Start-up companies in Southeast Asia should recognize unique talents as they scurry to gain momentum in a rough-and-tumble world of competition, and overcome obstacles from logistics and timing to localization, entrepreneurs told CNBC.
Entrepreneurs need to know their core strengths and "it has to be something that only they can be good at," said Maximilian Bittner, CEO of e-commerce firm Lazada, majority owned by China's Alibaba Group Holding after a $1 billion investment in April.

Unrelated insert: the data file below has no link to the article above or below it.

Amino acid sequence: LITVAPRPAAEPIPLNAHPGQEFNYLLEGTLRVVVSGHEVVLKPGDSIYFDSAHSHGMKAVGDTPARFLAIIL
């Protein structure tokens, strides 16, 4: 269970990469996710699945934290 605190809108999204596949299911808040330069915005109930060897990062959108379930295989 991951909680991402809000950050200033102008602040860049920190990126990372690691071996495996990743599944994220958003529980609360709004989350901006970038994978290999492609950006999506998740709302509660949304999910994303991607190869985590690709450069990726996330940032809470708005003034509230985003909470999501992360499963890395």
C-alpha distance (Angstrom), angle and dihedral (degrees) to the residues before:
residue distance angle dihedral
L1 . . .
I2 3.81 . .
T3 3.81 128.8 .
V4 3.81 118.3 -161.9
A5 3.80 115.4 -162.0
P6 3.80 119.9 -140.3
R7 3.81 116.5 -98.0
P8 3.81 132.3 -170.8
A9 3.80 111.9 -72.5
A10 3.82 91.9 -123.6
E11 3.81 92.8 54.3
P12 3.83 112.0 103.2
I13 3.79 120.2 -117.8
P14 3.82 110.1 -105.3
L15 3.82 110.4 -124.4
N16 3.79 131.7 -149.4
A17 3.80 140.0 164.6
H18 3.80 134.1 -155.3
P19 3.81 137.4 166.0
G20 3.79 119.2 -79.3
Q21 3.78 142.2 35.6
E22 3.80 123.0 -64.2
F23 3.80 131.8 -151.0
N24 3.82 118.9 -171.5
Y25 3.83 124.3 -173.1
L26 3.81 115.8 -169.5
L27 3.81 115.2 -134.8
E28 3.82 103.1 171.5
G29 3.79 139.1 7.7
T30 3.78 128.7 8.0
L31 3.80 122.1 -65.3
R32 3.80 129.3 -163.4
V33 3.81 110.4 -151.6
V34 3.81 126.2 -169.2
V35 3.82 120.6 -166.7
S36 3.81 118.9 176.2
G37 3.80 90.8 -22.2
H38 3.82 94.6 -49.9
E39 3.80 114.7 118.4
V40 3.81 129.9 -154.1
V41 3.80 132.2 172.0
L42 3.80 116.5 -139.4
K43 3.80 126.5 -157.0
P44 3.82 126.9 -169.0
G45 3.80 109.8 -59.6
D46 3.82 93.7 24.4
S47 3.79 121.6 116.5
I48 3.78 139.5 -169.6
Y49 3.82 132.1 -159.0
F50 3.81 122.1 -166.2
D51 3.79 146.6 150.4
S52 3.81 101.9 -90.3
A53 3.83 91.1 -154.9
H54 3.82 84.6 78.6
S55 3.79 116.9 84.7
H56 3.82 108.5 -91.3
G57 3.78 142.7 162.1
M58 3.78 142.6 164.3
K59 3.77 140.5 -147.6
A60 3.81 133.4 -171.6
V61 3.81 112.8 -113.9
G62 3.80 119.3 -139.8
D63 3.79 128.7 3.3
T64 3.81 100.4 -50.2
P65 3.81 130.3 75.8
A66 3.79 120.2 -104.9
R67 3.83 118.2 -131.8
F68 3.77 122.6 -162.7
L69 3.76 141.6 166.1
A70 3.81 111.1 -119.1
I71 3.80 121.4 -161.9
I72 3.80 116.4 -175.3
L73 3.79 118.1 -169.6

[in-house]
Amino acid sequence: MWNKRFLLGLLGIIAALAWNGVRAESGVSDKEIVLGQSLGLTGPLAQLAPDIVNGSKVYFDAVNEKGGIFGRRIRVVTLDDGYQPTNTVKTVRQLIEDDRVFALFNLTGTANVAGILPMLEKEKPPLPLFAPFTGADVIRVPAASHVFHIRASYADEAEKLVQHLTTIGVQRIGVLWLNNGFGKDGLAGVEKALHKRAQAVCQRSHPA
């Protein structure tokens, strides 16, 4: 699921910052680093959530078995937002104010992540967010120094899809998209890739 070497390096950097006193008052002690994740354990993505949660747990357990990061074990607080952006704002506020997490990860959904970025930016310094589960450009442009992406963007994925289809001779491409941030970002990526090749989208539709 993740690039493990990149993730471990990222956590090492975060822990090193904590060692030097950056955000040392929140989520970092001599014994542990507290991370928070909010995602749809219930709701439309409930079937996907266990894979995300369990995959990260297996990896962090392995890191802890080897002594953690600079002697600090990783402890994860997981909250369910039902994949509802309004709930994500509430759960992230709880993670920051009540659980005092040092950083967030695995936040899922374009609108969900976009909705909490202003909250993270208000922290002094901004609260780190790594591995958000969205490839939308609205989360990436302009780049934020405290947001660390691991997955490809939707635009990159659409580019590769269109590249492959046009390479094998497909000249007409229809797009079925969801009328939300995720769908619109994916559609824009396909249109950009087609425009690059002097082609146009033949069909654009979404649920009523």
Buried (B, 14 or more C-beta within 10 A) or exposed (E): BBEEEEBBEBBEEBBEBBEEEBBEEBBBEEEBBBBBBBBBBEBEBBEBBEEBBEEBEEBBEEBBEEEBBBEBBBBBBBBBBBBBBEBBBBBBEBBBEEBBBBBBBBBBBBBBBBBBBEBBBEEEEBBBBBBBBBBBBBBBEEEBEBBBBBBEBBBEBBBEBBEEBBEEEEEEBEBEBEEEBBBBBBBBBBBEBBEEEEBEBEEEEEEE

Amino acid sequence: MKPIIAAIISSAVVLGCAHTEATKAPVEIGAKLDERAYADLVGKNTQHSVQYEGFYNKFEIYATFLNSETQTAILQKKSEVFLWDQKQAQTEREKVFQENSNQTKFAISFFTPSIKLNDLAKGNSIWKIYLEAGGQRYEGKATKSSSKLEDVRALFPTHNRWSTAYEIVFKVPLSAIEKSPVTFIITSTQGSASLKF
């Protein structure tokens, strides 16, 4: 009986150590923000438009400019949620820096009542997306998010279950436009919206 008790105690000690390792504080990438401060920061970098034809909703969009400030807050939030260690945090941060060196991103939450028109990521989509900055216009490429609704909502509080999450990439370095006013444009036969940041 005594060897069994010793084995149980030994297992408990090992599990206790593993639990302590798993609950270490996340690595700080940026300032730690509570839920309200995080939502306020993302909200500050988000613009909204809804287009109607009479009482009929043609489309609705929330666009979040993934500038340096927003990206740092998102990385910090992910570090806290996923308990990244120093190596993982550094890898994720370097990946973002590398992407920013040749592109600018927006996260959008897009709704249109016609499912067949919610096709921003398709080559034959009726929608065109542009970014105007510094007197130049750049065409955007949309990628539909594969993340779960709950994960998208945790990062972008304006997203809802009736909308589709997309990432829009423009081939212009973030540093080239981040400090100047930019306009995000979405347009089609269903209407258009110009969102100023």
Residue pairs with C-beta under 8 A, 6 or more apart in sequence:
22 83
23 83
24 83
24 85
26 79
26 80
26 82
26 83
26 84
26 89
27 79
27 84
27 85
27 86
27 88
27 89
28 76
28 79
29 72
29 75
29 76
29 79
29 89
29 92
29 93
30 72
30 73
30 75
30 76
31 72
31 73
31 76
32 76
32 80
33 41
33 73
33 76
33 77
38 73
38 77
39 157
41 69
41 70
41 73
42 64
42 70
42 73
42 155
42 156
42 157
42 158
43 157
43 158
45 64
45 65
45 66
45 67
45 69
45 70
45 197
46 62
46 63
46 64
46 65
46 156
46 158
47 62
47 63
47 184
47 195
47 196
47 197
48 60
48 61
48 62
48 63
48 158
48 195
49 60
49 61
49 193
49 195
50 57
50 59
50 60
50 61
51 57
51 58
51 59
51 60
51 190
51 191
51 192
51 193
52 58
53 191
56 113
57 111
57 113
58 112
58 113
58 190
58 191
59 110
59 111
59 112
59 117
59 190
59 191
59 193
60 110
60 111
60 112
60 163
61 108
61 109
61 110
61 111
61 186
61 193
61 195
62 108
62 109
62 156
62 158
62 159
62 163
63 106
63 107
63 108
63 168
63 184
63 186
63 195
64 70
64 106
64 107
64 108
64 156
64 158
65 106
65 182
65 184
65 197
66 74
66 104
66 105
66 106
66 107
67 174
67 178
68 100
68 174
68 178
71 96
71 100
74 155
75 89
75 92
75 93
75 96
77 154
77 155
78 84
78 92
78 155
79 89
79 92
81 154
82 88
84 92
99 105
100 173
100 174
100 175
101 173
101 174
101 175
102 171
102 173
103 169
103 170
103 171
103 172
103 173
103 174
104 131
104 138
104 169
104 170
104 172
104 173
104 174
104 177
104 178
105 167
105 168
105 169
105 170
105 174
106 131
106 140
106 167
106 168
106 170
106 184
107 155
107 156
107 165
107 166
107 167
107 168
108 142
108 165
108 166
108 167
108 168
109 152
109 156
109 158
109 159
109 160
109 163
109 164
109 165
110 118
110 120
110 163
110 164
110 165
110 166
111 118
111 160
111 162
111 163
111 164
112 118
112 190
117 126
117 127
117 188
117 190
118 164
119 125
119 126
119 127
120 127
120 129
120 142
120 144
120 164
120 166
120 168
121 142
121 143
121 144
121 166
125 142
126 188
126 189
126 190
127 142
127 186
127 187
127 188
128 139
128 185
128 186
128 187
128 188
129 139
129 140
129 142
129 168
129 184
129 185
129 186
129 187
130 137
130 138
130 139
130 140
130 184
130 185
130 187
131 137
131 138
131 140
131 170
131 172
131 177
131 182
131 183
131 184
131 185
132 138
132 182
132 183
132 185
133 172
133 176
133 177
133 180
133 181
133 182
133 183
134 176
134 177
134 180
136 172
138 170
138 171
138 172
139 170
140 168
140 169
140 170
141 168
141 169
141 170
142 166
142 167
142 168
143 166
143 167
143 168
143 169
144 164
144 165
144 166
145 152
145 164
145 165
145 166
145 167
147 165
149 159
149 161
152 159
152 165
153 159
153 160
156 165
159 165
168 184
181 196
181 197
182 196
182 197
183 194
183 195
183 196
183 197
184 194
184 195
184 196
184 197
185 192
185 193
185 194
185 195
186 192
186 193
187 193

Bittner, speaking at a CNBC Exchange panel discussion in Jakarta, said that for the Southeast Asian e-commerce marketplace, getting the logistics right was a key part of its success.
For example in Indonesia, a vast archipelago of more than 17,000 islands, Lazada had to build a logistics network that could cater to the needs of the market.
Another disruptive start-up in the region shared that getting the right mix of personalization was vital.
"We started by wanting to become the Netflix of Asia, but then we learned that we had to adjust greatly to make it compatible with each of the target Asian markets," said David Goldstein, head of Asia at iFlix and CNBC Exchange panellist.